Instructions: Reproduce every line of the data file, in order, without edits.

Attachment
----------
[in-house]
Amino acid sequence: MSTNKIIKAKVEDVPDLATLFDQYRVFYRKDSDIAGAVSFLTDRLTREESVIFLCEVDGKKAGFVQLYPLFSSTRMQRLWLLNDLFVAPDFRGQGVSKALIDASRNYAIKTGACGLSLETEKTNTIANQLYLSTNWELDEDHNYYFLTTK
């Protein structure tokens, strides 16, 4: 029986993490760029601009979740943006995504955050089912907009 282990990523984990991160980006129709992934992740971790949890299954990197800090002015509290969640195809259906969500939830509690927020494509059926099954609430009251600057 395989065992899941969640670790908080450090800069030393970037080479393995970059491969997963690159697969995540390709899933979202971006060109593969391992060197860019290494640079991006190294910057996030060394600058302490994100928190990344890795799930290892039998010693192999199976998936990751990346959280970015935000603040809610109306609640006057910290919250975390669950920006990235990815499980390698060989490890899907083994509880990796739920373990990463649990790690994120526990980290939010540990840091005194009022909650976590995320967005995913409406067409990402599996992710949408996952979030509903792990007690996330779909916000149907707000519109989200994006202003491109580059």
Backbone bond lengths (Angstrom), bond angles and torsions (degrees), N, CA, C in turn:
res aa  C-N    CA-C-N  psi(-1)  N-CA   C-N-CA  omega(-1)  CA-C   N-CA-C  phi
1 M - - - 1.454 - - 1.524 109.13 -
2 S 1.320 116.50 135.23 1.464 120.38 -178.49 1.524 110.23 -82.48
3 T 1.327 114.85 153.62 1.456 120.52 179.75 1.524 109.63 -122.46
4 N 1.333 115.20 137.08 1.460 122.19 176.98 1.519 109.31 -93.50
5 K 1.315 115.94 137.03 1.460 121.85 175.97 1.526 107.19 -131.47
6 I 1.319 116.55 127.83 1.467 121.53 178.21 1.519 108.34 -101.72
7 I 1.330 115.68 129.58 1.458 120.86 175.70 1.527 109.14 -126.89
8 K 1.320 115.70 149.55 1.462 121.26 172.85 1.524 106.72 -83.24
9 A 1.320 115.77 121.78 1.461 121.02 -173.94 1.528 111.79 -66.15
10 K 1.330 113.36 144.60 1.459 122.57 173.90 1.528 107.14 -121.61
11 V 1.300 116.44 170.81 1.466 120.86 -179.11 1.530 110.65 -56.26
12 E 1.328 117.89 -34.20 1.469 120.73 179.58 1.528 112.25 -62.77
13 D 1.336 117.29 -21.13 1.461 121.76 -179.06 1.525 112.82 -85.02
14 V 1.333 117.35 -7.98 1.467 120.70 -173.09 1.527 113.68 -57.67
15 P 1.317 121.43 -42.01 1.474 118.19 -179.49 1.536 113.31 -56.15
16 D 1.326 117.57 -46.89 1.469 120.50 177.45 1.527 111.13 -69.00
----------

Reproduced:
[in-house]
Amino acid sequence: MSTNKIIKAKVEDVPDLATLFDQYRVFYRKDSDIAGAVSFLTDRLTREESVIFLCEVDGKKAGFVQLYPLFSSTRMQRLWLLNDLFVAPDFRGQGVSKALIDASRNYAIKTGACGLSLETEKTNTIANQLYLSTNWELDEDHNYYFLTTK
């Protein structure tokens, strides 16, 4: 029986993490760029601009979740943006995504955050089912907009 282990990523984990991160980006129709992934992740971790949890299954990197800090002015509290969640195809259906969500939830509690927020494509059926099954609430009251600057 395989065992899941969640670790908080450090800069030393970037080479393995970059491969997963690159697969995540390709899933979202971006060109593969391992060197860019290494640079991006190294910057996030060394600058302490994100928190990344890795799930290892039998010693192999199976998936990751990346959280970015935000603040809610109306609640006057910290919250975390669950920006990235990815499980390698060989490890899907083994509880990796739920373990990463649990790690994120526990980290939010540990840091005194009022909650976590995320967005995913409406067409990402599996992710949408996952979030509903792990007690996330779909916000149907707000519109989200994006202003491109580059």
Backbone bond lengths (Angstrom), bond angles and torsions (degrees), N, CA, C in turn:
res aa  C-N    CA-C-N  psi(-1)  N-CA   C-N-CA  omega(-1)  CA-C   N-CA-C  phi
1 M - - - 1.454 - - 1.524 109.13 -
2 S 1.320 116.50 135.23 1.464 120.38 -178.49 1.524 110.23 -82.48
3 T 1.327 114.85 153.62 1.456 120.52 179.75 1.524 109.63 -122.46
4 N 1.333 115.20 137.08 1.460 122.19 176.98 1.519 109.31 -93.50
5 K 1.315 115.94 137.03 1.460 121.85 175.97 1.526 107.19 -131.47
6 I 1.319 116.55 127.83 1.467 121.53 178.21 1.519 108.34 -101.72
7 I 1.330 115.68 129.58 1.458 120.86 175.70 1.527 109.14 -126.89
8 K 1.320 115.70 149.55 1.462 121.26 172.85 1.524 106.72 -83.24
9 A 1.320 115.77 121.78 1.461 121.02 -173.94 1.528 111.79 -66.15
10 K 1.330 113.36 144.60 1.459 122.57 173.90 1.528 107.14 -121.61
11 V 1.300 116.44 170.81 1.466 120.86 -179.11 1.530 110.65 -56.26
12 E 1.328 117.89 -34.20 1.469 120.73 179.58 1.528 112.25 -62.77
13 D 1.336 117.29 -21.13 1.461 121.76 -179.06 1.525 112.82 -85.02
14 V 1.333 117.35 -7.98 1.467 120.70 -173.09 1.527 113.68 -57.67
15 P 1.317 121.43 -42.01 1.474 118.19 -179.49 1.536 113.31 -56.15
16 D 1.326 117.57 -46.89 1.469 120.50 177.45 1.527 111.13 -69.00